A review of a revue is a challenging thing, not only because it’s a mouthful to say. Watching students perform anything brings to mind my own anxiety of theatrical performance and a desire to know the regular lives of the actors who are probably more similar to me than either of us are to professionals. Add onto that the pressure of comedic performance which, because of the inherent awkwardness if it doesn’t land, makes you doubt the veracity of your own opinion, but it also leaves you wondering what to actually write about.
Sitting in the back row for the Friday night performance of the Women’s Revue, I gauged a lot of it from the audience reaction and so I think broadly it worked. This is to say, most skits received a plausible laugh and quite a few got a real cackle from groups. Only two sketches had anything questionable, but more on that later.
For the uninitiated, revues are put on by various extensions of student organisations, such as the Womens’ Revue, or the Law Revue. They are skit shows, and consist of a series of sketches which range, in this case, from the political, to the social, to the hyperlocal. The set itself is pared back out of necessity – it cannot change every five minutes – and props are limited to the essential wig, jacket or for this play, wand and rollerskates. Womens’ Revue, as acknowledged in the introductory song, is the first of the season, meaning this review must be taken with a grain of salt.
Revues are fun. They are the most fun if both the actors and audience lean into the kitchiness and the amateur aspects of it. Across the revue, the best performances were those where the actors were clearly enjoying the performance. As Directors Meg Dawkins (she/her) and Emma Tuckwell (she/her) put it, the “cast and writing team are the heart of the show” and I think this is what provides the eternal appeal of student theatre, that the audience, who can often relate to the cast, get to watch a group of people have fun for their entire performance. For instance, one overarching skit was that some regular skit was interrupted as soon as a character noticed any form of kilt or tartan pattern. The cast would then descend into chants of “For Scotland.” It’s the zany, wackiness that you find funniest only when you’re actually performing it, but the joy was contagious and it was this kind of kitchiness that I think the audience liked the most.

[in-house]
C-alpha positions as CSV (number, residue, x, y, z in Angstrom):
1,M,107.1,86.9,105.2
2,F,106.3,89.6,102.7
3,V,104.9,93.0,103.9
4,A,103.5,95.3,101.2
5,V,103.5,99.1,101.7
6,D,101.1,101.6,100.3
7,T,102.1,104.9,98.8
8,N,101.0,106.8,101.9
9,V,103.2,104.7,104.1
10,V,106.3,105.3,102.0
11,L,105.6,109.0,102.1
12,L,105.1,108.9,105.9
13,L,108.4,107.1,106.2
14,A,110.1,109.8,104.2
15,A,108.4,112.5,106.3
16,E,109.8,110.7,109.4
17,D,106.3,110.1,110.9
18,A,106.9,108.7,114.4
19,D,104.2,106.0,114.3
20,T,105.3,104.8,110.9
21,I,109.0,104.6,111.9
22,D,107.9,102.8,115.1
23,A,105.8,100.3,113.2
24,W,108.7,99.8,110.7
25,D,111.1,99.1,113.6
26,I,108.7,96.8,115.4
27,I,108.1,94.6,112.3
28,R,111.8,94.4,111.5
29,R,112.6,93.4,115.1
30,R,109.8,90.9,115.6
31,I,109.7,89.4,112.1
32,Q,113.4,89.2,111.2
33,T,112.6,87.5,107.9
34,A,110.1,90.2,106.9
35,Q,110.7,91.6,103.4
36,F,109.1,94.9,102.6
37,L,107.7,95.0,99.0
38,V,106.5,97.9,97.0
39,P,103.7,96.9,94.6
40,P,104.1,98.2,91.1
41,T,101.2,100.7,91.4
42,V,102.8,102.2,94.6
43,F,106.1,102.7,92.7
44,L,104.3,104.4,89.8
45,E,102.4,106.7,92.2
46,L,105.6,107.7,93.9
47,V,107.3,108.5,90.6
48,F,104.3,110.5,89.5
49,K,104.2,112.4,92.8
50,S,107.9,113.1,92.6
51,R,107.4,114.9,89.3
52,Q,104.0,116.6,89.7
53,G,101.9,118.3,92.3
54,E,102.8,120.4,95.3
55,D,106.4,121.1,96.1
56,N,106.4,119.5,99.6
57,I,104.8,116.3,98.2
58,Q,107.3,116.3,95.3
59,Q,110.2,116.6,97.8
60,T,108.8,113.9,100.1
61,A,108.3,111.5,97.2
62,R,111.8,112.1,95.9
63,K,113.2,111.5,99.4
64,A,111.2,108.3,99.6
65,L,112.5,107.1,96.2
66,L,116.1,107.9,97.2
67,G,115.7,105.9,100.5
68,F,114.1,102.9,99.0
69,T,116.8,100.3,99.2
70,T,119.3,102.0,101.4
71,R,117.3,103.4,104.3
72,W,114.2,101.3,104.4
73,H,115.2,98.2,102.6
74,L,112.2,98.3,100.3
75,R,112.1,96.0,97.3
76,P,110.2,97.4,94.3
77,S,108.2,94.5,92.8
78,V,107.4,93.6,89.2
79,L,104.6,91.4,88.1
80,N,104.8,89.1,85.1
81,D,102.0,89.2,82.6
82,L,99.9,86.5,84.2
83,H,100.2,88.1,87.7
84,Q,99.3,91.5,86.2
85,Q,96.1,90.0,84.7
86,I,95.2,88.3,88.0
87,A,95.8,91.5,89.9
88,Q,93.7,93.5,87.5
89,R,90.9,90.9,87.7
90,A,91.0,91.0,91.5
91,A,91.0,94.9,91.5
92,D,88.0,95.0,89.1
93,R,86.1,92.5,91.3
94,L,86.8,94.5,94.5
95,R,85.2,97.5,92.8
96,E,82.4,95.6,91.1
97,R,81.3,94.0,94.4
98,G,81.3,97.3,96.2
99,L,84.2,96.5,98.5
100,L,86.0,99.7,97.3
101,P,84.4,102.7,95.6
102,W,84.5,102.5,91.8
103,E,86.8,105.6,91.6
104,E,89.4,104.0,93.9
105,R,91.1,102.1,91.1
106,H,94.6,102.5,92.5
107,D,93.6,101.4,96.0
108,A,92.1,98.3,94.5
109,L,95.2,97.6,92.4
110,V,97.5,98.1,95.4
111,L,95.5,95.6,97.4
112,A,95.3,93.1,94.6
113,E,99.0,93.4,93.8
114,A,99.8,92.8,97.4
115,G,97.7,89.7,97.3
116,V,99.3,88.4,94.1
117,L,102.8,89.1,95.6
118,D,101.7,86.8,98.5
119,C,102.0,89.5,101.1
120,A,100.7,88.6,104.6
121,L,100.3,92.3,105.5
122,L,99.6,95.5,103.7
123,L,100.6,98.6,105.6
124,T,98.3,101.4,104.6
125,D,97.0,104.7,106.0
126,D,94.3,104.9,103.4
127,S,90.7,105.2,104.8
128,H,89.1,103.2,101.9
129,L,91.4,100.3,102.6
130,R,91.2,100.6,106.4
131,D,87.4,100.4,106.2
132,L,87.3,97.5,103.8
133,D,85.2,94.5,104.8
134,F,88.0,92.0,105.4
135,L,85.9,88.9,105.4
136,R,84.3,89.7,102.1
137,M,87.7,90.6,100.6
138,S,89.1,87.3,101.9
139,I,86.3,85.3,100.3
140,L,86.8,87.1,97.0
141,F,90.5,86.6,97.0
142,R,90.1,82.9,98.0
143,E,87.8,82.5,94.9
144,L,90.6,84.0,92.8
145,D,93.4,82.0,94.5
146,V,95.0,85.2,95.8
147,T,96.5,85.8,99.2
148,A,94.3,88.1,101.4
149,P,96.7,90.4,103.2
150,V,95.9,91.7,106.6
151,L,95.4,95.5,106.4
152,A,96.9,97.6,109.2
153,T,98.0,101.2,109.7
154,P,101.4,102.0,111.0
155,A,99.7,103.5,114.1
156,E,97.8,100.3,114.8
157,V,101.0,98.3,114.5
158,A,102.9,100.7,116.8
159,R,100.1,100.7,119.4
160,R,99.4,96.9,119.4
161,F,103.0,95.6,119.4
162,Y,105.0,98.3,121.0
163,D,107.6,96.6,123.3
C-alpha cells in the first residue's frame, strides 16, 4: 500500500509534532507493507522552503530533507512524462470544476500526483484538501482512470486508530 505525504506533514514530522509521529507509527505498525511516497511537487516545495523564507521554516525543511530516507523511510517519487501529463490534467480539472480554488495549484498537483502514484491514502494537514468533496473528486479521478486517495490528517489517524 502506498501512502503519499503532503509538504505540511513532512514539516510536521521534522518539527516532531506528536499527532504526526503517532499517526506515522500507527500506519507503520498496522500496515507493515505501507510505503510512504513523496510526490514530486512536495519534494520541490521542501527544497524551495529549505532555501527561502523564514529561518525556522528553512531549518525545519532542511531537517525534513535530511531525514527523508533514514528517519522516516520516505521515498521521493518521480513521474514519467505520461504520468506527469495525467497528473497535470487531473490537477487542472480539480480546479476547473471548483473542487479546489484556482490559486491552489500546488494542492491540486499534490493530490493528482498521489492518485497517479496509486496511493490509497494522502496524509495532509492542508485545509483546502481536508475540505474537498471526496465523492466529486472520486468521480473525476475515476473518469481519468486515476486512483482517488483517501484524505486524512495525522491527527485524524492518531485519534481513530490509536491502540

This revue had live music which is impressive for a number of reasons. Firstly, the trumpeter, Jess Hill (he/they) in the corner who also conducted the band must be commended. Having played the saxophone briefly in primary school, I can only imagine how difficult it is to both play an instrument and simultaneously coordinate the other musicians. Secondly, the live music underpinned a series of impressive and imaginative musical acts. Popular songs ranging from those famous on TikTok to the ‘Room Where It Happened’ from Hamilton were parodied successfully for several numbers. Not all were funny but I also don’t think they were intended to be, and the Directors were clear that aspects of the show are meant to be thought-provoking. Every one of them, though, worked, with lyrics to fit the tunes and no doubt there is some more musical theory to be unpacked there, but for the average watcher, I was thoroughly impressed. Apparently the songs were written collaboratively and thus are an achievement of the whole cast. Particular favourites was the sharehouse anthem to the tune of Frozen’s ‘Fixer Upper’ and ‘Can I Interest You in Centralism all of the Time?’
There is likely no perfect concoction of skits, but I noticed that those about the ANU prompted the most laughs. A Lighting McQueen skit about parking on campus, or about Mike who studies Computer Science replacing ChatGPT, did very well. Politics sketches will always be challenging, least of all because by the time a revue gets around to it, the ABC and social media will have thoroughly dissected the underlying material. However, a reference to Scomo shitting himself will probably never not be funny.